Photos, video and story by Orange Trike Media
It was a typical summer afternoon in northern Laos – the sky was deep blue and punctuated with just a few fluffy white clouds and there was wall to wall sunshine. The temperature was unseasonably hot, making the road go slightly tacky in places. Luckily the first part of our route was downhill so we were taking it easy, making the most of the welcome breeze while riding and admiring the incredible scenery as we rode close to the banks of the Mekong river.
As we cycled along I spotted up ahead a giant painted sign saying ICE CREAM in large letters on a white background. As metaphorical signs from the gods go that we needed to stop and relax for a while, this one was pretty blatant. A lovingly maintained thatched roof hut was located just off the road and next to the large glass serving window was a chalk board displaying the range of home-made buffalo milk ice cream flavours that were available to purchase. Despite having been lucky enough to live and work in Italy for quite a few years and therefore being somewhat of an expert in arguably the world’s best ice-cream, I’d never tried a buffalo milk ice-cream before and this seemed like too good an opportunity to turn down!
A few minutes later, having explained to the lady in the thatched hut that we were researching the itinerary for a future cycling holiday in the area, we were duly invited in and were given an impromptu guided tour by Susie, one of the owners. Susie explained why she had given up a life as a senior manager in big business in Australia to come and run a buffalo dairy in northern Laos. “It was a kind of mid-life crisis, but one with a purpose rather than a Porsche” she said. “We visited the area on holiday and fell in love with it right away. We moved out here in 2014, but realised that even in this land full of water buffalo (which are owned by local people as a kind of walking insurance policy – one that can be sold in the event of financial necessity) there wasn’t a dairy industry. So, we decided to try and change that.” What followed were three years of hard work, studying, overcoming bureaucracy and most importantly trying to persuade local farmers that milking their water buffalo would be a good idea.
The Laos Buffalo Dairy opened in July 2016 and became the first of its kind in Laos. As we were given a guided tour of the incredible facilities that Susie and her partners had designed and built, it became obvious how great it would be to bring Saddle Skedaddle groups to visit the dairy, so that they could experience everything for themselves. You may well ask why as a Skedaddle cyclist would you be interested in learning about water buffalo? The answer could be something as simple as wanting to try some delicious ice-cream on a hot, sunny afternoon, but I suspect that after a few minutes of starting your tour, most visitors will be as enthralled as we were in the system behind the dairy.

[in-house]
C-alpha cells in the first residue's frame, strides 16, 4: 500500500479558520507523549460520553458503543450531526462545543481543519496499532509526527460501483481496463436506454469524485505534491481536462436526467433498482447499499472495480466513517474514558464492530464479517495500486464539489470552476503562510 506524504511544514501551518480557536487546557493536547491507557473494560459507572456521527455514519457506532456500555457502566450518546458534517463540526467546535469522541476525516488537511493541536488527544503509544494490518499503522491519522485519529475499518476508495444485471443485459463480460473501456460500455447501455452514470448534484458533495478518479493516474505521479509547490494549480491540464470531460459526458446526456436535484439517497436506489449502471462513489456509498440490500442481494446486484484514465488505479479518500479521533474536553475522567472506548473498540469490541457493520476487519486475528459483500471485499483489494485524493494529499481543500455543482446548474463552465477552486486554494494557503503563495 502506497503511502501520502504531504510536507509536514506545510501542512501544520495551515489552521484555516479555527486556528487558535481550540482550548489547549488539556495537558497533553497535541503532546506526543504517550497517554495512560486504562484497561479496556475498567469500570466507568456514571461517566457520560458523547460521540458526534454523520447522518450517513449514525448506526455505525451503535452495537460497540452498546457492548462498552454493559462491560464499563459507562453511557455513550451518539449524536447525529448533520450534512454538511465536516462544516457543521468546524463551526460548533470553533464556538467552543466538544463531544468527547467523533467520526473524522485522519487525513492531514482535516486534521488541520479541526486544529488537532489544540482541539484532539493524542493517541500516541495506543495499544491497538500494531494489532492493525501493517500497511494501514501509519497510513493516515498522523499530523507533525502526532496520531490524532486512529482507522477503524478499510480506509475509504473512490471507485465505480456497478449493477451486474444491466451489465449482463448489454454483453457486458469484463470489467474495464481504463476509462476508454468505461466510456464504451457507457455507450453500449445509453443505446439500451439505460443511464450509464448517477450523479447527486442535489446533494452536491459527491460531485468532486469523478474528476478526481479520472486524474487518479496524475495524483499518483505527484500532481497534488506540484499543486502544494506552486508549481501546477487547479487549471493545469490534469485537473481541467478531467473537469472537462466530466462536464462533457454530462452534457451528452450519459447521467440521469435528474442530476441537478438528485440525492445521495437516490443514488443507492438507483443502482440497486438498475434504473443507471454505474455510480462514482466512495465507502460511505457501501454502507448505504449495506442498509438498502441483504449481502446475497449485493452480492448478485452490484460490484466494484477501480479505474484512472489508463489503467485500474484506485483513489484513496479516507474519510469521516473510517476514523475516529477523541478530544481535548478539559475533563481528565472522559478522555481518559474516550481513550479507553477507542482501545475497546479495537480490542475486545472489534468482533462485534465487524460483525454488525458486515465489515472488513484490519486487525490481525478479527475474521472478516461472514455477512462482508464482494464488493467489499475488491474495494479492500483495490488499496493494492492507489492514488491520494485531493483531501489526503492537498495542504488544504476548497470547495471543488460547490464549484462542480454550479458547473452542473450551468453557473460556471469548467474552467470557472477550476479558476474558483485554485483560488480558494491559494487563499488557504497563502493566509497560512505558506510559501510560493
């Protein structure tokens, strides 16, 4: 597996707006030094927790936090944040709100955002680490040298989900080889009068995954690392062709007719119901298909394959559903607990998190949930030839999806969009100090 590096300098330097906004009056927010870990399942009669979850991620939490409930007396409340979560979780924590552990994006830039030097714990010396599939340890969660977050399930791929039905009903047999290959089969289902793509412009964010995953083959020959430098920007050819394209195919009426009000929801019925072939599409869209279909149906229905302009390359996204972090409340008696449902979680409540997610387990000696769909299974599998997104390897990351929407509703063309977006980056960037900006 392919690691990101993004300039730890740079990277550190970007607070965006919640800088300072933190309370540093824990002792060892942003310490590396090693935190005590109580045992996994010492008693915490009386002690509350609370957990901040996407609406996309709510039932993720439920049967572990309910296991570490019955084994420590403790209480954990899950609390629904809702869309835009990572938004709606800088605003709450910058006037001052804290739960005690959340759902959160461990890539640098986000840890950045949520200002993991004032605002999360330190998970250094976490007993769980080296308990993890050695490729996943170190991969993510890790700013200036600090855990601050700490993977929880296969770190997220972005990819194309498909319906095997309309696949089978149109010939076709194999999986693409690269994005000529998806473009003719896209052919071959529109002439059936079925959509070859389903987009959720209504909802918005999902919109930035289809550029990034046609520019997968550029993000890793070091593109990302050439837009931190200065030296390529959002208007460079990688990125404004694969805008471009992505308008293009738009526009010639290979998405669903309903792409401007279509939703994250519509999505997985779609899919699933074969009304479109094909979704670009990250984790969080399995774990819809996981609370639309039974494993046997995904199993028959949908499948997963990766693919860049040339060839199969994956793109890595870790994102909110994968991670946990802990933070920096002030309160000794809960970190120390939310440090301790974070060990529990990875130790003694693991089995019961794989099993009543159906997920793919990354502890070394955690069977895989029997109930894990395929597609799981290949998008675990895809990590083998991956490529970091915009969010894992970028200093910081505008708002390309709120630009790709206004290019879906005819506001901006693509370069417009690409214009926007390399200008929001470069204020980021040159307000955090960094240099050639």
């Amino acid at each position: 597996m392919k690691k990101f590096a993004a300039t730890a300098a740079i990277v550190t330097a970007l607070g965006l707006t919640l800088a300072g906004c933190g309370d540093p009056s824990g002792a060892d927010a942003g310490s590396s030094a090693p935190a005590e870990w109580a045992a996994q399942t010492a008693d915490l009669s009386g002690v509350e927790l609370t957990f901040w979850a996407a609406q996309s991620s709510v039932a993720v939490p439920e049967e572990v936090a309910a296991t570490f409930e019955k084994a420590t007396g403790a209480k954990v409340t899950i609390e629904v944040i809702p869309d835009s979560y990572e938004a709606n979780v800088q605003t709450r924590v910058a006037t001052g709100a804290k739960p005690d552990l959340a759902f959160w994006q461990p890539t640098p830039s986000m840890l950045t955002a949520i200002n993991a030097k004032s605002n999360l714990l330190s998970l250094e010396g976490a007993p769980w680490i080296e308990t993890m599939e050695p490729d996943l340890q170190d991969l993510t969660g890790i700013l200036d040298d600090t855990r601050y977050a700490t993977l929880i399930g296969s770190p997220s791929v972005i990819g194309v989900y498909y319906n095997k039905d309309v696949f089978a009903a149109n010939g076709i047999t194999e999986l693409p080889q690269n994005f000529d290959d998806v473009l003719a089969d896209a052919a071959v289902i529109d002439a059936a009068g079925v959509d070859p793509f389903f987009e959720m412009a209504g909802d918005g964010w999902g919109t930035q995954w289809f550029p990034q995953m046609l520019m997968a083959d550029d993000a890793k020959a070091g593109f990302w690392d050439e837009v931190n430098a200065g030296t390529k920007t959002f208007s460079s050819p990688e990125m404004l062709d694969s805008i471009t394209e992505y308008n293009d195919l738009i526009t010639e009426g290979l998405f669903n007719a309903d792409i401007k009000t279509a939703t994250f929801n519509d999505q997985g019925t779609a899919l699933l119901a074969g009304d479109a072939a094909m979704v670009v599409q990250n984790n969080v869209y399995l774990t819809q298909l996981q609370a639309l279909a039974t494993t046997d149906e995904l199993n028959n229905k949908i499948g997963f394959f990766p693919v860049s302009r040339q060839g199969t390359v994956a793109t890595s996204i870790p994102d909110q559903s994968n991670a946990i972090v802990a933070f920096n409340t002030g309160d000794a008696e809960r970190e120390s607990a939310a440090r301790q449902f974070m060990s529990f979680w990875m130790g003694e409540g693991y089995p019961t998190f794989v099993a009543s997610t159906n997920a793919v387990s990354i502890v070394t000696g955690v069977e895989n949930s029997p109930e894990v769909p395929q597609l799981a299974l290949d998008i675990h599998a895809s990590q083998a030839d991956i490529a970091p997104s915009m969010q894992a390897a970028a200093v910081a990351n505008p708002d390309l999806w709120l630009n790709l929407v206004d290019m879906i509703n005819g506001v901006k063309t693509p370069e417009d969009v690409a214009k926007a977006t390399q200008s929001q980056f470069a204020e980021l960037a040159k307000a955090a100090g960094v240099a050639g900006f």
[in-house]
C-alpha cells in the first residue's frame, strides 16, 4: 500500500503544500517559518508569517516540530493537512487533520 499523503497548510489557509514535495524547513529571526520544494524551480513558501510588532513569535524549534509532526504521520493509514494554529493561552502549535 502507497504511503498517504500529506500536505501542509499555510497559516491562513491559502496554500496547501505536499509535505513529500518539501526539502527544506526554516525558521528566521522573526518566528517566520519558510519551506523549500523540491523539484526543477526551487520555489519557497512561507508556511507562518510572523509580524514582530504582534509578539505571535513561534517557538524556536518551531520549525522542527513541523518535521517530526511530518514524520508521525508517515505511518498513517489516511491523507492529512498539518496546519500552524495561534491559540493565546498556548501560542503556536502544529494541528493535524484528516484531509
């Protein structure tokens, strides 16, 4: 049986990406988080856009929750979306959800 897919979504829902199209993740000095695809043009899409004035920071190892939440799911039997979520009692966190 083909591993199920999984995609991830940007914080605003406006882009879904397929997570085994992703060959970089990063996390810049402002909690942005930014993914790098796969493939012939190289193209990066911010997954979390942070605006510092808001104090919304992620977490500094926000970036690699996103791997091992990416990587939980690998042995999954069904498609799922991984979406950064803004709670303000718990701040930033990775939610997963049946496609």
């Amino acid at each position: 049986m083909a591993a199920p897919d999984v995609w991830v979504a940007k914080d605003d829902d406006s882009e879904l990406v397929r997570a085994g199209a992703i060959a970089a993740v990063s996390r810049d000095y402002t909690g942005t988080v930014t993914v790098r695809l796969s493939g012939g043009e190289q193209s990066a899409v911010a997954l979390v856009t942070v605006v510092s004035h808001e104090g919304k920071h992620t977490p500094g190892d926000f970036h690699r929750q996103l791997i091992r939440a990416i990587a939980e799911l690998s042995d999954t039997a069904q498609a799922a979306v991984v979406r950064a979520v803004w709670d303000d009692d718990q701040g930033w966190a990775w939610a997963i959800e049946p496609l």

A lot of ex-pat owned businesses have a less than stellar reputation when it comes to treating local people fairly, but with Laos Buffalo Dairy, this couldn’t be further from the truth. One of the driving forces behind the owners setting up business there was their desire to help improve the lives of local people. Everything about the dairy is run in a circular manner, with each stage trying to benefit the next with the end result being a huge overall benefit to the local people. The local farmers get paid rent for loaning their water buffalo to the dairy, so have a regular income. Rice husks (a waste product from local rice cultivation) are used to provide bedding for the animals. The rice husks absorb the waste material from the buffalo which prevents it being washed into local water courses (where it pollutes water often used by local people for drinking and washing). The rice husk material in turn is re-cycled into natural fertiliser which is used both at the dairy and by local people to grow crops. The main output of the dairy is buffalo milk – significantly higher in nutrition than traditional cow’s milk, it’s also better adapted to hot climates and is naturally free from lactose, which reduces potential allergies. The milk is now being used by local families to supplement the diet of young children (in the form of rice pudding) and this is helping to reduce the problem of malnutrition and the related issues of low levels of disease immunity and consequent high infant mortality.